Herman Cain has tried desperately to move past the allegations of sexual harassment ever since the story erupted onto the political scene last weekend. But almost every move he’s made since has prolonged his turn in the harsh spotlight.
On Wednesday, Cain’s decision to directly blame GOP presidential rival Texas Gov. Rick Perry gave the story renewed life. The finger-pointing at a fellow Republican landed the story above the fold of Thursday’s New York Times and has spurred another 24 hours of nonstop cable chatter.
It also has the potential to alienate Perry supporters, a crucial bloc of conservatives whose support Cain, or any of the right-leaning Republicans seeking the nomination, will need to unseat Mitt Romney as the front-runner.
Cain’s blame-game has steadily shifted depending on the day—or the hour—of the week. He began by attacking the credibility of the story itself, saying he recalled no financial settlements with women who accused him of misconduct while he ran the National Restaurant Association. Then he lashed out at the media for blowing the story out of proportion. Then he blamed Perry’s campaign for leaking the story in the first place.
“The cover-up is often worse than the crime,” said Republican political strategist Karen Hanretty, who is unaffiliated with any of the campaigns. “This is just starting to look like a cover-up, whether he’s guilty or not.”
Perhaps as bad, Cain’s campaign has been inconsistent since launching its broadside against Perry, who said on Thursday he’d fire any campaign staffer found to be involved in a leak against Cain.
On Wednesday, Cain fingered a former adviser to his 2004 Senate campaign, Curt Anderson, as the leaker. Anderson, who recently began working for the Perry campaign, has publicly denied any role as a source of the story.
By Thursday—less than 24 hours after he declared that “the actions of the Perry campaign are despicable”—Cain campaign manager Mark Block said he accepted Anderson’s assertion that he was not the source. Later in the day, Block appeared to be contradicted by his boss. In an interview on conservative commentator Sean Hannity’s radio program, Cain continued to insist the allegations were a “planted story from” Perry’s campaign. But when asked if Mitt Romney’s campaign could have been involved: “Let's just say there aren't enough bread crumbs that we can lay down and connect that leads us anywhere else at this particular point in time and we are moving on.”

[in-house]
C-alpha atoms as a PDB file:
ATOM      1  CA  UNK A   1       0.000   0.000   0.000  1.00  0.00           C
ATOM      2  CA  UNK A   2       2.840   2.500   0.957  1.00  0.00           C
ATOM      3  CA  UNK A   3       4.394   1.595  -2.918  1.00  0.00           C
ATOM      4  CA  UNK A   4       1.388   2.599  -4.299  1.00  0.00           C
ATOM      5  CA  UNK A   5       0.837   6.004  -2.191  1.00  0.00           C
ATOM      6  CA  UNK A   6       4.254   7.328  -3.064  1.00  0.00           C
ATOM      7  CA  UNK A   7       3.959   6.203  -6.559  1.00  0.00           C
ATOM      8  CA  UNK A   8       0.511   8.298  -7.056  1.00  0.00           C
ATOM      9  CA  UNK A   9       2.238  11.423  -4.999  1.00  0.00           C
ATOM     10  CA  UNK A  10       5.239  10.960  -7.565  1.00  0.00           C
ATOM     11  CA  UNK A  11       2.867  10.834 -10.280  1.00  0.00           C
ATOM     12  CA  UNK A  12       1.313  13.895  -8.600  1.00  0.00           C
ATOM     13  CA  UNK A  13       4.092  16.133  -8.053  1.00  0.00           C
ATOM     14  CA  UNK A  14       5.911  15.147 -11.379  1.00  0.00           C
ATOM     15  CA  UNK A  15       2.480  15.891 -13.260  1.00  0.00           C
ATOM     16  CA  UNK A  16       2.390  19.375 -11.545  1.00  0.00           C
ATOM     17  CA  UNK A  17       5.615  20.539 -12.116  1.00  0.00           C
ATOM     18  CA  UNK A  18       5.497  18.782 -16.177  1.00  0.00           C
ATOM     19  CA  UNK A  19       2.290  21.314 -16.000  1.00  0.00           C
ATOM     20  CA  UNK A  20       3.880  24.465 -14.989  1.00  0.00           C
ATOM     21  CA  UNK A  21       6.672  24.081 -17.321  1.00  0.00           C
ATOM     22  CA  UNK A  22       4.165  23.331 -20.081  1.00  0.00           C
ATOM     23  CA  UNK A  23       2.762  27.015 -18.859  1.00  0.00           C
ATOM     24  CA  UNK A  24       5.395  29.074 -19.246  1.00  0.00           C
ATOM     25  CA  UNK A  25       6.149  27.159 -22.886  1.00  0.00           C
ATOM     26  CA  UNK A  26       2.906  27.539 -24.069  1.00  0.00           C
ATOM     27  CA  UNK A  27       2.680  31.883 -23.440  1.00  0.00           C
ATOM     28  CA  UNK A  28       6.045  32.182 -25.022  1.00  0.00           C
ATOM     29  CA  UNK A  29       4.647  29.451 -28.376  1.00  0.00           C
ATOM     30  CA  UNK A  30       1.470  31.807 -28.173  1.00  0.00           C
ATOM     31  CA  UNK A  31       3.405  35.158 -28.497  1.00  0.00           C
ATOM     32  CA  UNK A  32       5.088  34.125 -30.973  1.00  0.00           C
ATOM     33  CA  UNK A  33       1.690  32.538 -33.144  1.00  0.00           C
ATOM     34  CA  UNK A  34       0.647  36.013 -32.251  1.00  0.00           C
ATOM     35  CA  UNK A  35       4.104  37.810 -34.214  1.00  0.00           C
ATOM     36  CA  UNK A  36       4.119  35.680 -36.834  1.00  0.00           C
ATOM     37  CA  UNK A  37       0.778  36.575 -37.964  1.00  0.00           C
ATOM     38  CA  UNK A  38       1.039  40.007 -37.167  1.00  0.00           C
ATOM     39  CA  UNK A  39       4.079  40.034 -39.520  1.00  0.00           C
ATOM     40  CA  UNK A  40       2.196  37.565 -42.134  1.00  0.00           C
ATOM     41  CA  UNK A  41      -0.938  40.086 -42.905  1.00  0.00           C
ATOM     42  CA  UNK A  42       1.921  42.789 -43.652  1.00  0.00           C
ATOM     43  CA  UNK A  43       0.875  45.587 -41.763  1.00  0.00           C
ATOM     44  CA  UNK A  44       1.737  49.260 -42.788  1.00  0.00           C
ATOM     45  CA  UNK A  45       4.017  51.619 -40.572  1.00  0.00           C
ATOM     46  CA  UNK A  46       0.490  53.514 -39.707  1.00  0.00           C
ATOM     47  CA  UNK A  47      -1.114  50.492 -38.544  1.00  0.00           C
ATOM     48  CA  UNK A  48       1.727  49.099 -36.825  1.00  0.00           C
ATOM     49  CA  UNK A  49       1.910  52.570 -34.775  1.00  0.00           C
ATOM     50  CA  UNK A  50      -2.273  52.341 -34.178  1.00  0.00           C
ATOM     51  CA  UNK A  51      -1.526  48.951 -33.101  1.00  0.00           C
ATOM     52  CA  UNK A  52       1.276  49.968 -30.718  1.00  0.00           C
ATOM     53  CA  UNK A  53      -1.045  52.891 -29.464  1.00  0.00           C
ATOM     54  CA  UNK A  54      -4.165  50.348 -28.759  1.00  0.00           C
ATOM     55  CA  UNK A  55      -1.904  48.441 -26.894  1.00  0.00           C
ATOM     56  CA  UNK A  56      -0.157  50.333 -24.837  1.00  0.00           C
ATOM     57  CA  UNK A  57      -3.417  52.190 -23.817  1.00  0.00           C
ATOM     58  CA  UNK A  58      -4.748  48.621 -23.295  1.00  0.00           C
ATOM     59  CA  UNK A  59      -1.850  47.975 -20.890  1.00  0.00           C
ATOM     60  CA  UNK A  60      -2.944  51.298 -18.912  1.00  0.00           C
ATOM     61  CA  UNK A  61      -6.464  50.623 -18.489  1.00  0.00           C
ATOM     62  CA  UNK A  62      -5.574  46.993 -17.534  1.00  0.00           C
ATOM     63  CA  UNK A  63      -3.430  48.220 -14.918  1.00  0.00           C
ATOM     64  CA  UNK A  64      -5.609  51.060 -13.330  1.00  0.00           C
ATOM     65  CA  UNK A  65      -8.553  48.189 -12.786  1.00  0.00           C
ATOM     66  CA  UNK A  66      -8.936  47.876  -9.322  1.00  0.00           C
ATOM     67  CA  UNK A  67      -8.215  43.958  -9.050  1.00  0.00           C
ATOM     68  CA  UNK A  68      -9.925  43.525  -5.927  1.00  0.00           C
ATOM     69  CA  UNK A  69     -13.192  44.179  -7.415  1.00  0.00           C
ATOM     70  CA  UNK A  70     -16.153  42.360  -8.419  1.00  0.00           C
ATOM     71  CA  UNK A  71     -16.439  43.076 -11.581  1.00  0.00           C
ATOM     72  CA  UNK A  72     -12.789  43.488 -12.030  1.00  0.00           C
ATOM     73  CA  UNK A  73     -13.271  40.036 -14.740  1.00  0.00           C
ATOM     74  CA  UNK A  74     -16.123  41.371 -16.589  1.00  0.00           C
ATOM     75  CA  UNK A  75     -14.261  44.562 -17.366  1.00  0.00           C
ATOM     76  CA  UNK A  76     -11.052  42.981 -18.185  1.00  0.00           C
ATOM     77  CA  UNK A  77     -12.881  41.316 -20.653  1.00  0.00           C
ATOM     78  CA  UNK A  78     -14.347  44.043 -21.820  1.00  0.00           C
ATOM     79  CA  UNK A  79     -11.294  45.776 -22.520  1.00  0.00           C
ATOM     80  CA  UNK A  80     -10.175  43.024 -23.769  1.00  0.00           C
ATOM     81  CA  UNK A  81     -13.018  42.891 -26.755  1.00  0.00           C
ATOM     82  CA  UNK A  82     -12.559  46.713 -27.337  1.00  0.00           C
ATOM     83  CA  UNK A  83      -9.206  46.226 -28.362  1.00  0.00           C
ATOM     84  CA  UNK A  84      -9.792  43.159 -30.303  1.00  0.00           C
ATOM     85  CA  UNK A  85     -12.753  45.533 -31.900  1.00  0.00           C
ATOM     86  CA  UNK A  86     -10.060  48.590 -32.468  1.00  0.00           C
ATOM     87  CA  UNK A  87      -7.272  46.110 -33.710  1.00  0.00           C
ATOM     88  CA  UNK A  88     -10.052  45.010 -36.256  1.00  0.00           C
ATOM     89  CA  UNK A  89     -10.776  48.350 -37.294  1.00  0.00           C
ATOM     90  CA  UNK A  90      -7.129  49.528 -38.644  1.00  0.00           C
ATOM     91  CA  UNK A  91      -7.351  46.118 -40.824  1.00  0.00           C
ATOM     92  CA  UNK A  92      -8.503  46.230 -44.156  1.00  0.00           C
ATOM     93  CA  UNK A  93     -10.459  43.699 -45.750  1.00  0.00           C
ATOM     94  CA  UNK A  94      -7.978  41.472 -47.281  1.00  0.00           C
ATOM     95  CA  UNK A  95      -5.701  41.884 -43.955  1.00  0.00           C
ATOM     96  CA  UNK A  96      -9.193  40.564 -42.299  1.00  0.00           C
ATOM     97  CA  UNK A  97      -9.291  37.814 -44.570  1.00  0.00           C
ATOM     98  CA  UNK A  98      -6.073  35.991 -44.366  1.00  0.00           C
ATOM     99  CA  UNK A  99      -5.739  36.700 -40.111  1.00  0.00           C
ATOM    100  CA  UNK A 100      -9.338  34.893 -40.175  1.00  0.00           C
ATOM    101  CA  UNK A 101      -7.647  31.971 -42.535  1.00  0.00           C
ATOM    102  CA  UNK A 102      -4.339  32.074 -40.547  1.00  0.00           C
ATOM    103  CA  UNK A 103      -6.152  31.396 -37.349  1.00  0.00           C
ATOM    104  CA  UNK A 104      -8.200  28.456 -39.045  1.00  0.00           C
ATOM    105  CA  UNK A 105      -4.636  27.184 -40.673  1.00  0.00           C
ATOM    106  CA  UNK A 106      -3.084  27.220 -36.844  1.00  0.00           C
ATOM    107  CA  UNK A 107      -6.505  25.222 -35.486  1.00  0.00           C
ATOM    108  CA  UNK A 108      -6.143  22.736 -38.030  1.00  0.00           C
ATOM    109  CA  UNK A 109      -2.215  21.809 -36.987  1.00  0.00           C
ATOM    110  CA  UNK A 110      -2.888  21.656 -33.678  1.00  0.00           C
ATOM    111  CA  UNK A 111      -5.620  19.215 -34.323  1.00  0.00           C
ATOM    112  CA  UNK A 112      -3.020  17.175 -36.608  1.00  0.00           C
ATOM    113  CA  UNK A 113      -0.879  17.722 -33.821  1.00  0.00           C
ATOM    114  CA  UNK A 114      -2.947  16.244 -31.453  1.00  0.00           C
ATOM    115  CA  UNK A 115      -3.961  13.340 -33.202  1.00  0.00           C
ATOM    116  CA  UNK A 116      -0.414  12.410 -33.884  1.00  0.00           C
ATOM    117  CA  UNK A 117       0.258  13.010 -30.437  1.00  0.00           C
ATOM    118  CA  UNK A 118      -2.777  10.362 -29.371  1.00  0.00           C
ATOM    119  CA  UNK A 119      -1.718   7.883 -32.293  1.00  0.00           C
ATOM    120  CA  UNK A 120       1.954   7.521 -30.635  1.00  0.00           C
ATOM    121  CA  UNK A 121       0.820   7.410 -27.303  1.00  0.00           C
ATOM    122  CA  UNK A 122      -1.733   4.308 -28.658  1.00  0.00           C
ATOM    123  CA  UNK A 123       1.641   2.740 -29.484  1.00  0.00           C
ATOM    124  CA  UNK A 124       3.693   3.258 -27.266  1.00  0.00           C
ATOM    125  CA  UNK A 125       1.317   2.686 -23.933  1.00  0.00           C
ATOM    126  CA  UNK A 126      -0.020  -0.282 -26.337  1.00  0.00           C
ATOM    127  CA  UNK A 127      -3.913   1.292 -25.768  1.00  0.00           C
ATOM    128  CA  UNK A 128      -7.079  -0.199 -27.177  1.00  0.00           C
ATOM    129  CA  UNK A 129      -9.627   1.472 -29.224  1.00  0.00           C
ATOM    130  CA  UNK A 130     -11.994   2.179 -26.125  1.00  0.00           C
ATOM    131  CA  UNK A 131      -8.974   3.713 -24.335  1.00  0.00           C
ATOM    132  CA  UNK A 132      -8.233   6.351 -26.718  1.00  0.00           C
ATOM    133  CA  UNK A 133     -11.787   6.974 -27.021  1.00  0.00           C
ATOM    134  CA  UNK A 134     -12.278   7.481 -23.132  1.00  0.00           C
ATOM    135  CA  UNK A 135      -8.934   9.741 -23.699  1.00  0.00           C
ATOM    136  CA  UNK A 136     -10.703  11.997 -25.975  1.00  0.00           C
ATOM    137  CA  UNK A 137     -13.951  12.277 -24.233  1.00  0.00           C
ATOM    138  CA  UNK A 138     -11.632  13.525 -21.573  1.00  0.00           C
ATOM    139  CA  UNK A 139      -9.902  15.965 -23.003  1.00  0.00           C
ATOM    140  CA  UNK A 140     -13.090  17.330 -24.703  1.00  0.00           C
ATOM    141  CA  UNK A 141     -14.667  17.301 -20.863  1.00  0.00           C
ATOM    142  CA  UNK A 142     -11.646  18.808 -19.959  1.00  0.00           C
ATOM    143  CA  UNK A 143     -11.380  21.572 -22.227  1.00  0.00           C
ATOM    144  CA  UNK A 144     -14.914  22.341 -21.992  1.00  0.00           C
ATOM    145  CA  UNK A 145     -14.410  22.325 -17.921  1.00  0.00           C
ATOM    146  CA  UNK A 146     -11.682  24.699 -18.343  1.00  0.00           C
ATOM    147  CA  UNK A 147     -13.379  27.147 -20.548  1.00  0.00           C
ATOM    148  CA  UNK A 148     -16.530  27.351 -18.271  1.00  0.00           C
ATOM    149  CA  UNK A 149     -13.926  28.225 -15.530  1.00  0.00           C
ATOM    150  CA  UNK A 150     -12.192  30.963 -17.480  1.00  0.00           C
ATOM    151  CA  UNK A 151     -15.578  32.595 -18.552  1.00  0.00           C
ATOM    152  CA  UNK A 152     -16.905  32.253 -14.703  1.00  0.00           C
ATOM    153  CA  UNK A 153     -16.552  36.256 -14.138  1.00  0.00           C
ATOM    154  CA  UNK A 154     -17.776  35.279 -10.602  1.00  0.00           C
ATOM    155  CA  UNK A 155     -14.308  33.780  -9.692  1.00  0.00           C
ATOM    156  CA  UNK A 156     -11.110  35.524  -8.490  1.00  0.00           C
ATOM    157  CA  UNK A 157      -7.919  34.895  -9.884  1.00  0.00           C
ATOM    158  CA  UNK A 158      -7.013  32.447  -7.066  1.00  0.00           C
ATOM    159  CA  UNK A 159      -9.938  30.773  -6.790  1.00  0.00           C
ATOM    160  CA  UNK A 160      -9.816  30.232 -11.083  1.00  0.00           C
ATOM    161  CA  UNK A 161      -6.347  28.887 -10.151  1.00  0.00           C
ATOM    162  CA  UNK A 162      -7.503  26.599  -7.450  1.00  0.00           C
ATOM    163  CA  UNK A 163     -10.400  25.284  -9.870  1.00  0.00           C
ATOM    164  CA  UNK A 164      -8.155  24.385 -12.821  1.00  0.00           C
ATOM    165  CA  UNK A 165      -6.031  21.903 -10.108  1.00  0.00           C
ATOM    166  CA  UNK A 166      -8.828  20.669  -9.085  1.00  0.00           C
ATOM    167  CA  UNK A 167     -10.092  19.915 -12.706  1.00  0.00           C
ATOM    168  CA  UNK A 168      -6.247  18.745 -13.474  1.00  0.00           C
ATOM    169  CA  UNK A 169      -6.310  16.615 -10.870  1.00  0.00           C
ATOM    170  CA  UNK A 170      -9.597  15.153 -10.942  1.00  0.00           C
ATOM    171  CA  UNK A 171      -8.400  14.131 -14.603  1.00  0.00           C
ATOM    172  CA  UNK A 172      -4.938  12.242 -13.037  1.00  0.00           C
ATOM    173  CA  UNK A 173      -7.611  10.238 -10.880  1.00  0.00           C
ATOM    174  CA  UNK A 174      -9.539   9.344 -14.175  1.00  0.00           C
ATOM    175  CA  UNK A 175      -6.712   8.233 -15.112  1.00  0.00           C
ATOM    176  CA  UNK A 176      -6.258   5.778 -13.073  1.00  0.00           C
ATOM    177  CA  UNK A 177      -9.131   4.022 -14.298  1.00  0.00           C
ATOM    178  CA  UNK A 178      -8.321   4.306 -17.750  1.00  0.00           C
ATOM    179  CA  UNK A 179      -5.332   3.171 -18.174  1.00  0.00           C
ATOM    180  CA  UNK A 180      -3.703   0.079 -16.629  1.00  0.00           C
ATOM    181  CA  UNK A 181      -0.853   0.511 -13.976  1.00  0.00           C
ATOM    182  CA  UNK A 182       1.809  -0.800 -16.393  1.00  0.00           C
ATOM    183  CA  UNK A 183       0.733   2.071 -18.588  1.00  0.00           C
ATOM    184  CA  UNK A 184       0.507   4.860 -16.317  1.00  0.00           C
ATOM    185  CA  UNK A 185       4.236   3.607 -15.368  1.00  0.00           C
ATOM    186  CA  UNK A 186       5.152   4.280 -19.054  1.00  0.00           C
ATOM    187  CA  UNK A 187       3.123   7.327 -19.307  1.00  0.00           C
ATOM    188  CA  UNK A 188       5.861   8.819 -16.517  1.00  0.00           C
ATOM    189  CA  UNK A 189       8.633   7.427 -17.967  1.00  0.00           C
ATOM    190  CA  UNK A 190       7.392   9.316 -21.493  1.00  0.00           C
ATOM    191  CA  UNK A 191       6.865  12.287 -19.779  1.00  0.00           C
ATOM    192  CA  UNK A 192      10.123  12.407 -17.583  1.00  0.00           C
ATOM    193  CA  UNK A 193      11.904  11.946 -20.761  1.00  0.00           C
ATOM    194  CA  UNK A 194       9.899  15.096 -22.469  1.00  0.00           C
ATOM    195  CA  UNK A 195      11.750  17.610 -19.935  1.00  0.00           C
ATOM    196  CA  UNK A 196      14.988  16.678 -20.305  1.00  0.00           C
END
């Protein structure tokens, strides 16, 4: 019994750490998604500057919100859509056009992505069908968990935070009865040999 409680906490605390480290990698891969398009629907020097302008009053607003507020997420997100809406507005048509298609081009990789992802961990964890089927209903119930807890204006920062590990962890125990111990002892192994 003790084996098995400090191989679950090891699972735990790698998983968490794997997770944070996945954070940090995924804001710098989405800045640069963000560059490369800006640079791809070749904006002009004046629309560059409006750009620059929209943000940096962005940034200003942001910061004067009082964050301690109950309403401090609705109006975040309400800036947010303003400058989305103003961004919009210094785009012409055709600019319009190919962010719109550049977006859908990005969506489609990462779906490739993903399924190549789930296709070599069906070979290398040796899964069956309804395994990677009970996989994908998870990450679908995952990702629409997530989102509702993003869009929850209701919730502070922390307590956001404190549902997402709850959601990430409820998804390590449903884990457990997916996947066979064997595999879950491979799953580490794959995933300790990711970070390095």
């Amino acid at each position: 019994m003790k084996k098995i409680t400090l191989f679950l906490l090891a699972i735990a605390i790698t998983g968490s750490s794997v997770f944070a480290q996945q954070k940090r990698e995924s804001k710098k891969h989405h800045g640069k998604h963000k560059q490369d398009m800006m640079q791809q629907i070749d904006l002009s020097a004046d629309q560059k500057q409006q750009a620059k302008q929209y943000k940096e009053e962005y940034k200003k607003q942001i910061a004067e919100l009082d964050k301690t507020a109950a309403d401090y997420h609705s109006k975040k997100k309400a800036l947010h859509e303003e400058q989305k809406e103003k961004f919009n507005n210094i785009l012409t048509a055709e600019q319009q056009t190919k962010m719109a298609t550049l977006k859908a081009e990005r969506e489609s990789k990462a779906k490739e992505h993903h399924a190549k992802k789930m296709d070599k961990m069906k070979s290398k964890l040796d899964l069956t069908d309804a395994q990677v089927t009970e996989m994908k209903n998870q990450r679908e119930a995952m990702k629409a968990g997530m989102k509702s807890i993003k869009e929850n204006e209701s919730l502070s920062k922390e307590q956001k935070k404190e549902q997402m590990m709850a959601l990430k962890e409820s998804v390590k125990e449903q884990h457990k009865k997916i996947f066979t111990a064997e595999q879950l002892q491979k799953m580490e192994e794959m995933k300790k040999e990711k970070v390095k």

Hanretty said the contortions are taking a public toll. “Whether it’s an electrical fence on the border or a campaign accusation, he doesn’t think things through,” she said, and that “doesn’t translate well into presidential politics.”
John McLaughlin, a GOP political consultant unaffiliated with any of the campaigns, said Cain could weather the storm—so long as there are no further specific disclosures of sexual misconduct. But those could still be to come. The Associated Press has reported a third unnamed woman to accuse Cain of inappropriate behavior. The National Restaurant Association says it will decide Friday whether to lift the confidentiality agreement for one of Cain’s alleged accusers. And Politico reported late Thursday new details of what it described as an unwanted sexual advance made by Cain.
“The only thing that would really hurt him is if information, any specifics came out and people could judge on the facts,” McLaughlin said. “Without those facts, it’s not going to hurt him.”